• Manage your chronic conditions. Following your healthcare provider’s guidance on managing chronic conditions like diabetes and epilepsy can lower your odds of developing a condition that can cause lethargy.
  • Wear safety equipment. Head injuries, especially concussions and traumatic brain injuries, can cause or contribute to lethargy. Helmets, safety restraints, seat belts and other protective gear are essential for reducing your risk.
  • Eat a balanced diet. A balanced diet can reduce the risk of developing electrolyte imbalances and vitamin or mineral deficiencies that could cause lethargy. Your diet also affects your circulatory health, which can help avoid conditions like stroke.
  • Stay physically active and reach and maintain a weight that’s healthy for you. Your weight and activity level can prevent or delay conditions that affect your brain, especially conditions that could cause or contribute to lethargy.
  • Avoid substance and nonmedical drug use, and only use alcohol in moderation. Alcohol and substance use disorders can cause or contribute to lethargy. You should always take prescription medications as directed, as this reduces the risk of developing problems or complications.
  • Get adequate sleep. Most adults require seven to eight hours of sleep every night. Insufficient sleep can worsen your symptoms.

When to Call the Doctor

When should this symptom be treated by a doctor or healthcare provider?

Lethargy can be hard to distinguish from drowsiness, even for trained, experienced healthcare providers. An important thing to be aware of when considering if someone has lethargy is the context.

Context clues to consider include:

  • Recent events or circumstances. This includes recent injuries, medical procedures, etc.
  • How suddenly they became lethargic. Suddenly becoming drowsy and having trouble thinking without any obvious reason is a red flag.
  • Behavior patterns. If the sudden change in activity level, alertness or behavior is unusual or seems out of character, that’s a reason to seek medical attention.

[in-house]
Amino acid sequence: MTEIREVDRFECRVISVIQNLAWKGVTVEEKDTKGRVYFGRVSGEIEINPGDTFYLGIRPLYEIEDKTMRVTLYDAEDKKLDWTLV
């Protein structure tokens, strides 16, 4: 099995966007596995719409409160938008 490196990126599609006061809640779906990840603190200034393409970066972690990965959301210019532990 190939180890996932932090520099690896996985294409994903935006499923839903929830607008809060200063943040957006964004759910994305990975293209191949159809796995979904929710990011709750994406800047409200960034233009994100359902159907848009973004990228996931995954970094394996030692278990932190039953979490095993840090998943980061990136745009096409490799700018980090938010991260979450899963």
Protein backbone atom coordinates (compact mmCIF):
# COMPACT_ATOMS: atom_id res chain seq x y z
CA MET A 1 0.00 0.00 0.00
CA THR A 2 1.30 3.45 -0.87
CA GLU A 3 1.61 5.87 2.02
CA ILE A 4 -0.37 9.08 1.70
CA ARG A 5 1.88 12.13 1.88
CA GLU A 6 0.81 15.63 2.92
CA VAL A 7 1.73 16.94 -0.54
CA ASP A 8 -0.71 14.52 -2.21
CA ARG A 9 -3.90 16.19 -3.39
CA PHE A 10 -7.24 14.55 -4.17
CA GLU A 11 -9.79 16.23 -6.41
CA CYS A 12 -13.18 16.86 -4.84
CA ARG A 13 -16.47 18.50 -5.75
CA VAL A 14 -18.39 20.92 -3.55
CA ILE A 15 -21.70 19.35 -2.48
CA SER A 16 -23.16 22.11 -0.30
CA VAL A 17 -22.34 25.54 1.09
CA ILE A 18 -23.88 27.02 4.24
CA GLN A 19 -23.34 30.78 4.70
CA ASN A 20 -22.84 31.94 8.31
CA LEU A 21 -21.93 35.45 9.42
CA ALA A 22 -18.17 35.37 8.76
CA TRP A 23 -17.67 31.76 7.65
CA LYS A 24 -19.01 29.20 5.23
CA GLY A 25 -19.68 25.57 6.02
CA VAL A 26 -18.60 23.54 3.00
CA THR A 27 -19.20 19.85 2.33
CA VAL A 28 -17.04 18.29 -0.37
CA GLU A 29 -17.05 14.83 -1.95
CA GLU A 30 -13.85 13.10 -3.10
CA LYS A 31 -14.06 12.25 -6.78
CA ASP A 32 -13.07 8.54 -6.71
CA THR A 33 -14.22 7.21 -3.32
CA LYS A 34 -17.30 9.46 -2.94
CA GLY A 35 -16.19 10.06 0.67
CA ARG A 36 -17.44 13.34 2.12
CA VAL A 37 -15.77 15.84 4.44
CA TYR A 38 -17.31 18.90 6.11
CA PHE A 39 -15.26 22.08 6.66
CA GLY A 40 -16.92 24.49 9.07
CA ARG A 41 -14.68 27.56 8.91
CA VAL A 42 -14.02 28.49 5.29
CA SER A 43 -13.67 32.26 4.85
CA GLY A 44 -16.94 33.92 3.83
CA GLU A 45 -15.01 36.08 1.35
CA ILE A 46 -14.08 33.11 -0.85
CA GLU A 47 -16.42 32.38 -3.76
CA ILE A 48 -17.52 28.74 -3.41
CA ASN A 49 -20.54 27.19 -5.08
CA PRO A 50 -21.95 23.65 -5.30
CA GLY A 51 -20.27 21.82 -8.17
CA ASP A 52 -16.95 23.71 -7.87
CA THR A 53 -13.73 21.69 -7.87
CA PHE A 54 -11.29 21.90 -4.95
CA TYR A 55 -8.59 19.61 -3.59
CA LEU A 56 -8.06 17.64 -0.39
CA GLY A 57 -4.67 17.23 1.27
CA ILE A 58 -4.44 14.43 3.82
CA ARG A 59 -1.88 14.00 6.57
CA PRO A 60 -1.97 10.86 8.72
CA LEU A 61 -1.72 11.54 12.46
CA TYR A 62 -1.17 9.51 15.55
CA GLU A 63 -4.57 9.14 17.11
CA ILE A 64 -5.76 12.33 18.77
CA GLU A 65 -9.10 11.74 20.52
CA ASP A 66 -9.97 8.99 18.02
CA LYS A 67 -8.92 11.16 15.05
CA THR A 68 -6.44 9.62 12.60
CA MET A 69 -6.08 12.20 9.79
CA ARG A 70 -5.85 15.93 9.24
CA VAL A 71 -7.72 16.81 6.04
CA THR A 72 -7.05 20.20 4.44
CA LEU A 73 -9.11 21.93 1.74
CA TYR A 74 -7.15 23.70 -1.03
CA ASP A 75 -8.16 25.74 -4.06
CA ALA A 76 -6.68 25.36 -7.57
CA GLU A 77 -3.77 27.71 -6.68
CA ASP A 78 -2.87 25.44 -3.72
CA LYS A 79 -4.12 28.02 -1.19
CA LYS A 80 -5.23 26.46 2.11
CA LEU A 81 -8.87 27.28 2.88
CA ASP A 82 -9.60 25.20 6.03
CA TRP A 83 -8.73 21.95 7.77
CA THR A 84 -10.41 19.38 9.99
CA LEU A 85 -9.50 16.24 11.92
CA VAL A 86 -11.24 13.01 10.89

• Changes in the moment. If someone seems lethargic but gradually becomes more alert and aware, it’s likely not lethargy. If they stay lethargic or get worse over several minutes, they need medical attention.
  • If they have other symptoms. Some symptoms, like those of a stroke, automatically mean that someone needs emergency care. If these symptoms appear, you should call 911 or your local emergency services number immediately because some conditions that cause lethargy are time-sensitive. Every second counts.

In general, it’s best to err on the side of caution when considering whether or not to get medical care for suspected lethargy.

A note from Cleveland Clinic

It can be hard to tell the difference between fatigue and lethargy. The key difference is that lethargy involves a decrease in consciousness. That means you’re less awake, have diminished awareness or are disoriented. Lethargy happens when there’s a disruption in your brain, and it can be a sign of serious or even life-threatening conditions. If you suspect someone has lethargy, it’s best to err on the side of caution. Get medical attention. Many conditions that can cause lethargy are time-sensitive, so acting out of caution is the wisest course of action.

Medically Reviewed

Last reviewed by a Cleveland Clinic medical professional on 09/11/2023.

Learn more about our editorial process.